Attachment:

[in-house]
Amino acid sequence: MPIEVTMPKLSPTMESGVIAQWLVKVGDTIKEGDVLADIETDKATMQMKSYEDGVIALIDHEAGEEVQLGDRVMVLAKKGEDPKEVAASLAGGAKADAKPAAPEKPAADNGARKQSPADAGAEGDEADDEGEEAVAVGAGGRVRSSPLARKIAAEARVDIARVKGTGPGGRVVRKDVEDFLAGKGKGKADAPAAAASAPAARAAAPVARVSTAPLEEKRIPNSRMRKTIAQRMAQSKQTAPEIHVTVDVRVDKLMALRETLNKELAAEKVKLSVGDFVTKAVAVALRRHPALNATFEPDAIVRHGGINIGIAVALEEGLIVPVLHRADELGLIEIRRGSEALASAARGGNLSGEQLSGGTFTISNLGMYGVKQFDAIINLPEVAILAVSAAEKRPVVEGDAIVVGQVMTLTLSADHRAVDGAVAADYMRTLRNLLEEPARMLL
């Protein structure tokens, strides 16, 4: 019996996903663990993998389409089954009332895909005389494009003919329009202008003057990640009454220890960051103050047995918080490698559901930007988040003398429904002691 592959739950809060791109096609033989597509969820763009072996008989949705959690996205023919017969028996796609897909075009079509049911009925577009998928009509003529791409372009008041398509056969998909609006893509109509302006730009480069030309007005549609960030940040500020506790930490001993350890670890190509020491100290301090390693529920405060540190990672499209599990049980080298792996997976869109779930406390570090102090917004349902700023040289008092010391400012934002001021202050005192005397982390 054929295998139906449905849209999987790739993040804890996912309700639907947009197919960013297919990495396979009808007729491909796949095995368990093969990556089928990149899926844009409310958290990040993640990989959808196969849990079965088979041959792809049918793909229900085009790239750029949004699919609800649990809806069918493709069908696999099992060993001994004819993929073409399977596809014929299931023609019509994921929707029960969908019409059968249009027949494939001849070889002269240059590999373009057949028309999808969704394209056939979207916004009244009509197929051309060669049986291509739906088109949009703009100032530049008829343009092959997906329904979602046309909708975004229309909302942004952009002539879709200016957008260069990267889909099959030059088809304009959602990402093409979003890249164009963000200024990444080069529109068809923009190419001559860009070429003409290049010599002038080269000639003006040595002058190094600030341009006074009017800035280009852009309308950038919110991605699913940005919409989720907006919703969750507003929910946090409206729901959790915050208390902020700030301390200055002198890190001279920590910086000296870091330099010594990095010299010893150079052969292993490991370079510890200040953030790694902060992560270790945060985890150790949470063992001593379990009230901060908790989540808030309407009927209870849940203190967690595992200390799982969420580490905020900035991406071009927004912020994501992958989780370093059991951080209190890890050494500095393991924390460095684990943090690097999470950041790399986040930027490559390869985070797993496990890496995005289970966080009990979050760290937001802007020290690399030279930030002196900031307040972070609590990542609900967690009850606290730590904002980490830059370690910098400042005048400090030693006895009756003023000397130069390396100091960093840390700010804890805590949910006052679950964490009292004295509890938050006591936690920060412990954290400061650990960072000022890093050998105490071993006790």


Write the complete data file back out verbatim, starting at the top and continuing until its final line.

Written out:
[in-house]
Amino acid sequence: MPIEVTMPKLSPTMESGVIAQWLVKVGDTIKEGDVLADIETDKATMQMKSYEDGVIALIDHEAGEEVQLGDRVMVLAKKGEDPKEVAASLAGGAKADAKPAAPEKPAADNGARKQSPADAGAEGDEADDEGEEAVAVGAGGRVRSSPLARKIAAEARVDIARVKGTGPGGRVVRKDVEDFLAGKGKGKADAPAAAASAPAARAAAPVARVSTAPLEEKRIPNSRMRKTIAQRMAQSKQTAPEIHVTVDVRVDKLMALRETLNKELAAEKVKLSVGDFVTKAVAVALRRHPALNATFEPDAIVRHGGINIGIAVALEEGLIVPVLHRADELGLIEIRRGSEALASAARGGNLSGEQLSGGTFTISNLGMYGVKQFDAIINLPEVAILAVSAAEKRPVVEGDAIVVGQVMTLTLSADHRAVDGAVAADYMRTLRNLLEEPARMLL
């Protein structure tokens, strides 16, 4: 019996996903663990993998389409089954009332895909005389494009003919329009202008003057990640009454220890960051103050047995918080490698559901930007988040003398429904002691 592959739950809060791109096609033989597509969820763009072996008989949705959690996205023919017969028996796609897909075009079509049911009925577009998928009509003529791409372009008041398509056969998909609006893509109509302006730009480069030309007005549609960030940040500020506790930490001993350890670890190509020491100290301090390693529920405060540190990672499209599990049980080298792996997976869109779930406390570090102090917004349902700023040289008092010391400012934002001021202050005192005397982390 054929295998139906449905849209999987790739993040804890996912309700639907947009197919960013297919990495396979009808007729491909796949095995368990093969990556089928990149899926844009409310958290990040993640990989959808196969849990079965088979041959792809049918793909229900085009790239750029949004699919609800649990809806069918493709069908696999099992060993001994004819993929073409399977596809014929299931023609019509994921929707029960969908019409059968249009027949494939001849070889002269240059590999373009057949028309999808969704394209056939979207916004009244009509197929051309060669049986291509739906088109949009703009100032530049008829343009092959997906329904979602046309909708975004229309909302942004952009002539879709200016957008260069990267889909099959030059088809304009959602990402093409979003890249164009963000200024990444080069529109068809923009190419001559860009070429003409290049010599002038080269000639003006040595002058190094600030341009006074009017800035280009852009309308950038919110991605699913940005919409989720907006919703969750507003929910946090409206729901959790915050208390902020700030301390200055002198890190001279920590910086000296870091330099010594990095010299010893150079052969292993490991370079510890200040953030790694902060992560270790945060985890150790949470063992001593379990009230901060908790989540808030309407009927209870849940203190967690595992200390799982969420580490905020900035991406071009927004912020994501992958989780370093059991951080209190890890050494500095393991924390460095684990943090690097999470950041790399986040930027490559390869985070797993496990890496995005289970966080009990979050760290937001802007020290690399030279930030002196900031307040972070609590990542609900967690009850606290730590904002980490830059370690910098400042005048400090030693006895009756003023000397130069390396100091960093840390700010804890805590949910006052679950964490009292004295509890938050006591936690920060412990954290400061650990960072000022890093050998105490071993006790």